Earth may be only 140 years away from reaching carbon levels not seen in around 56 million years, new research from the University of Michigan has found.
The research shows that total human carbon dioxide emissions could soon match those found at the advent of the earth’s last major greenhouse warming event nearly 60 million years ago.
The results show that, if extrapolated, carbon emissions could rise to the total amount of carbon dioxide injected into the atmosphere since humans started burning fossil fuels could equal the amount released during the PETM as soon as 2159.
“You and I won’t be here in 2159, but that’s only about four generations away,” said Philip Gingerich, U-M paleoclimate researcher and author of the study, published Jan. 30 in Paleoceanography and Paleoclimatology, a journal of the American Geophysical Union.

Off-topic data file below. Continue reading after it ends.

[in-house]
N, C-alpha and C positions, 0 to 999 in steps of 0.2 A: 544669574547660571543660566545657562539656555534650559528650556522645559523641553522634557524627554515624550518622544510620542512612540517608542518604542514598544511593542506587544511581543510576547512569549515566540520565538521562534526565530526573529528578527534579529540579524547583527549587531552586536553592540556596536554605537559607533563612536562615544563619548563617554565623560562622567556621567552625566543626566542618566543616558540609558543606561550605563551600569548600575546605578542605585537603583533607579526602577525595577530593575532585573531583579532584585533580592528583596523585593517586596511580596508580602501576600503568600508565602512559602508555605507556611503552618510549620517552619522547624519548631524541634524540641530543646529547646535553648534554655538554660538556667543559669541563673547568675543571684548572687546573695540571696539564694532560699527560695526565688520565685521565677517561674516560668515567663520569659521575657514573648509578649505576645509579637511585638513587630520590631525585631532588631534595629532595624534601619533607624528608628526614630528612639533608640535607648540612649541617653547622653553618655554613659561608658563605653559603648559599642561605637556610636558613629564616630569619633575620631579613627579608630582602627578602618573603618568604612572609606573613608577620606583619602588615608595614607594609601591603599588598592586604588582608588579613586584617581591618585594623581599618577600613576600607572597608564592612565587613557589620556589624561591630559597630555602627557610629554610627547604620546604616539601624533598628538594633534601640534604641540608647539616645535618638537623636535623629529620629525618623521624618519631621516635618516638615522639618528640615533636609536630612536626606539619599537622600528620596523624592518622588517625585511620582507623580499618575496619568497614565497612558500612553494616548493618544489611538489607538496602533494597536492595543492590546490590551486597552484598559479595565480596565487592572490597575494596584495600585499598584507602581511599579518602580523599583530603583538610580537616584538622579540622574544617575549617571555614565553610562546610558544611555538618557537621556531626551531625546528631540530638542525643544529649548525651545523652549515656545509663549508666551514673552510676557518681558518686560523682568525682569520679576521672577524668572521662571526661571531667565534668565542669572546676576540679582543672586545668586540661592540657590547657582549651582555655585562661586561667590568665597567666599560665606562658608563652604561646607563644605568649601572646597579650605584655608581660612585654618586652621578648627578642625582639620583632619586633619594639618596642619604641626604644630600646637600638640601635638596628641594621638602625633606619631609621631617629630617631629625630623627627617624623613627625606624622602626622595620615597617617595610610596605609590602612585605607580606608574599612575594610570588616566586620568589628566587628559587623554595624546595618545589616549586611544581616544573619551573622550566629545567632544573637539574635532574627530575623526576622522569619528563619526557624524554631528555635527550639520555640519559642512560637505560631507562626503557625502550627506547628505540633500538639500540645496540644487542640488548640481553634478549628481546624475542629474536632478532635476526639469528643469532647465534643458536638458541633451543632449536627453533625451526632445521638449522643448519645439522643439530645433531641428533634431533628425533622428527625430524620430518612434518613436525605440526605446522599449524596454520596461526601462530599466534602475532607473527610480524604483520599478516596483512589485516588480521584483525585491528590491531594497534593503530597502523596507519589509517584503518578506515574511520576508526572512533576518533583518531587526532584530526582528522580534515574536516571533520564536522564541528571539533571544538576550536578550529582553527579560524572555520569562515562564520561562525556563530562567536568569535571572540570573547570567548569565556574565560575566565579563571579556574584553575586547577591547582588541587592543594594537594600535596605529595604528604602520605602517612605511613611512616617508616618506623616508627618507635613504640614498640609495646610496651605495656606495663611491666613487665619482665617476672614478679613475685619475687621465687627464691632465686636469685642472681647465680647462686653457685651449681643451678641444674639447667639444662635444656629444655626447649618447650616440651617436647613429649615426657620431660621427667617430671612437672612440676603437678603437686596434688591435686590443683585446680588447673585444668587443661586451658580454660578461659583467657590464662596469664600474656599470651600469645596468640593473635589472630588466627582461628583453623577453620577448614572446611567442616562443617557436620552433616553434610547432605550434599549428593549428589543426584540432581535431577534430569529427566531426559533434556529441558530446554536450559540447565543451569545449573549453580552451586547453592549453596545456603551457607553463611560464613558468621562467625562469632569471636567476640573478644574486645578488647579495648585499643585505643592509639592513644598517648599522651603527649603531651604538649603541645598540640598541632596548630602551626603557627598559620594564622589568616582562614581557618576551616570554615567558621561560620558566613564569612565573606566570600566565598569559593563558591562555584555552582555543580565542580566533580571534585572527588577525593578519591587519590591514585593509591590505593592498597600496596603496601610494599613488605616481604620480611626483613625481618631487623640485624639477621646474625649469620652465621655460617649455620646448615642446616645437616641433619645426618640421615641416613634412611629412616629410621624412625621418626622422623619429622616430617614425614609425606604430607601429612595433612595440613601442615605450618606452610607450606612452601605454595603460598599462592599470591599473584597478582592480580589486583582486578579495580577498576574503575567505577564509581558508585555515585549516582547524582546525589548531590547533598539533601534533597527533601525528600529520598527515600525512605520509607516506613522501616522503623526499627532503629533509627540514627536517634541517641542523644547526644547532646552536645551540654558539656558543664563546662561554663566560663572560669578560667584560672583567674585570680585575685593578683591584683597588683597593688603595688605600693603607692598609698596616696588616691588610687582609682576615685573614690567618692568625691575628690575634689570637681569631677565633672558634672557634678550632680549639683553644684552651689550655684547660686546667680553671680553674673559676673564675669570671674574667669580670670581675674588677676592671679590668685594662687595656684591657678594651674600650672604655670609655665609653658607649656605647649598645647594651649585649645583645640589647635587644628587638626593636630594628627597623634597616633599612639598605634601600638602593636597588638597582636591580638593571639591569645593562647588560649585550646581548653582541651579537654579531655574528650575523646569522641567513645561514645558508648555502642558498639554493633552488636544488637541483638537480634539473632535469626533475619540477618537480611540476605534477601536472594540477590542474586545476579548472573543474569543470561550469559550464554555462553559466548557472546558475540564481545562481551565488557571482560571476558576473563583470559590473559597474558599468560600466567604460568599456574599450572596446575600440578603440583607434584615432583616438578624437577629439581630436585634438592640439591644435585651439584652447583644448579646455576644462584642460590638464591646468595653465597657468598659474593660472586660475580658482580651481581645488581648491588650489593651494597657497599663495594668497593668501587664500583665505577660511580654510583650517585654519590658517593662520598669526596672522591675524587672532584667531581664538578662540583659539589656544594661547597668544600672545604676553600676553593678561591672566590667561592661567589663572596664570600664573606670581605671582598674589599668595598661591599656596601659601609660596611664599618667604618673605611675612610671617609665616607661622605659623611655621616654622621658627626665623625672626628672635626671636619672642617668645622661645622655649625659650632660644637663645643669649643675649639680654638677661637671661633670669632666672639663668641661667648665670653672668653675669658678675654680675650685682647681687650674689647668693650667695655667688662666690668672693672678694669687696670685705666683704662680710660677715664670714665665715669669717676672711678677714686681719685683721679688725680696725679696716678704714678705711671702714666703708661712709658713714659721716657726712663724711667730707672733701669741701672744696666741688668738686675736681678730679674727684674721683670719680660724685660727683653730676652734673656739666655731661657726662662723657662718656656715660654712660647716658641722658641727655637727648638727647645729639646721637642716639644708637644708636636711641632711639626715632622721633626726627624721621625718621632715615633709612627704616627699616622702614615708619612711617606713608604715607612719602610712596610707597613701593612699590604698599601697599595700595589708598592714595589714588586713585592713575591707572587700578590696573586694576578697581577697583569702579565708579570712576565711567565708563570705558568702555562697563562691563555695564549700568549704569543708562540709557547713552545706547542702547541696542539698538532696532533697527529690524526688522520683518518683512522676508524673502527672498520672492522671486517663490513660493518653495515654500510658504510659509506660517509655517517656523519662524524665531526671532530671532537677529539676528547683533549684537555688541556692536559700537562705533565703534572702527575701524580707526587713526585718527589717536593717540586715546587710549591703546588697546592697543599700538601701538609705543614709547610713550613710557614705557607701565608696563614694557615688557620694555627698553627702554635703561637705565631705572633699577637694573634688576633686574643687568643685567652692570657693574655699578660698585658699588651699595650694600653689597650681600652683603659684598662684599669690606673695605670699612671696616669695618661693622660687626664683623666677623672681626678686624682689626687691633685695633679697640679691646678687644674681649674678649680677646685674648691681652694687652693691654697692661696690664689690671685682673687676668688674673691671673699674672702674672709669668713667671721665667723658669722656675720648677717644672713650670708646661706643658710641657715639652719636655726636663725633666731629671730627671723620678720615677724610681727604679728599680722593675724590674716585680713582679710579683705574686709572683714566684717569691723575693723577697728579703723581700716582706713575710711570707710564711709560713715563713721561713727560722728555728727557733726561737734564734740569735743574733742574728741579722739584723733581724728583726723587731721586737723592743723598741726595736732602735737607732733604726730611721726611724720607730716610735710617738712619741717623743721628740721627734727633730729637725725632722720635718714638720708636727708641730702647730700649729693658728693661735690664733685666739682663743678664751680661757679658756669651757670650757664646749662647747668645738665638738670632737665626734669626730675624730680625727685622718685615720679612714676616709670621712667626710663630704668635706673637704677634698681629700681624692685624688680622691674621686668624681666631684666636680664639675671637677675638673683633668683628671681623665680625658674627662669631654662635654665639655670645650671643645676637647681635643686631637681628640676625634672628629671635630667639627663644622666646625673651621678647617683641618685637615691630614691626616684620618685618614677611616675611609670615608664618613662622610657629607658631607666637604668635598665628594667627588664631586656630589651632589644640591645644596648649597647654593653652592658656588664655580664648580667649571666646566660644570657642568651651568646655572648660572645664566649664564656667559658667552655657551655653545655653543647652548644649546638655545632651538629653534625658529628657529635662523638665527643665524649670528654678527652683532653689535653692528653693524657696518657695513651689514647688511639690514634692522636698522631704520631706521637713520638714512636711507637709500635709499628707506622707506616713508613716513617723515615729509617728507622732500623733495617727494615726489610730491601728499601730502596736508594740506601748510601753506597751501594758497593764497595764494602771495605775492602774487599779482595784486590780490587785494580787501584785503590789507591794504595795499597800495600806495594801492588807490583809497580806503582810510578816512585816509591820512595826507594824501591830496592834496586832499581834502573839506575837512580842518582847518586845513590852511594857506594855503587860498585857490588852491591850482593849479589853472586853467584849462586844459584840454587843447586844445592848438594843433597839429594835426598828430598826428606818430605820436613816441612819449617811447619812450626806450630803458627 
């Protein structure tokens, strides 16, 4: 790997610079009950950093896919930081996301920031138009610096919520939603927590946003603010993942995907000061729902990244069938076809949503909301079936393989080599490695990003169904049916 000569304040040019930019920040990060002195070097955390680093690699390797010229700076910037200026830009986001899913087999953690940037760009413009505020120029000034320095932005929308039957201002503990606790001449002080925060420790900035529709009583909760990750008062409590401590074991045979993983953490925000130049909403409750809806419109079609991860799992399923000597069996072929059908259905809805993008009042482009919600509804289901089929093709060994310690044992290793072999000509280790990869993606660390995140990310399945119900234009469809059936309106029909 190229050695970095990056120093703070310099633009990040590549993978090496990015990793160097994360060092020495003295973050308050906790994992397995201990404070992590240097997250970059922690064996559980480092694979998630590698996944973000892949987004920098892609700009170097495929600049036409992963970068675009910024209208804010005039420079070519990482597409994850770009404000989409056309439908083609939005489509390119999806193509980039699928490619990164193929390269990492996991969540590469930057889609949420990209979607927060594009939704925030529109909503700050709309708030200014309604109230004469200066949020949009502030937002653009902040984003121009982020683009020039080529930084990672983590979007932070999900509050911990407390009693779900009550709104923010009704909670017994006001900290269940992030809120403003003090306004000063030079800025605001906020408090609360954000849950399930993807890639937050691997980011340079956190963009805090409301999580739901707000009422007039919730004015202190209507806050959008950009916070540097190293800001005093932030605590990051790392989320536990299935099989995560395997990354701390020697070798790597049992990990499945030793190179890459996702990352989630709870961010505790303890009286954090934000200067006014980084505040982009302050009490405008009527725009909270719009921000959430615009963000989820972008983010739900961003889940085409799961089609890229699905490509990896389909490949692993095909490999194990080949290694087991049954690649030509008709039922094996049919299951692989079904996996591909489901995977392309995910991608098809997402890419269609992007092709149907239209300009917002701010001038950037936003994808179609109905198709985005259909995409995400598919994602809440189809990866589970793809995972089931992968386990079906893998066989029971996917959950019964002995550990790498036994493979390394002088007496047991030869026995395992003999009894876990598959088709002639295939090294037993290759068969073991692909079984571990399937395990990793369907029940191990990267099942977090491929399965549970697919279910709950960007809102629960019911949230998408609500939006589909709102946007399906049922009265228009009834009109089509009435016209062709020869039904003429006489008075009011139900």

Scientists think that during this time and the warm period that followed, the poles were ice-free and the Arctic was home to palm trees and crocodiles.
The study concluded that scientists may not be able to accurately predict the environmental or biological changes that may happen as a result of the rapid carbonisation of the atmosphere because of how quickly the atmosphere is changing.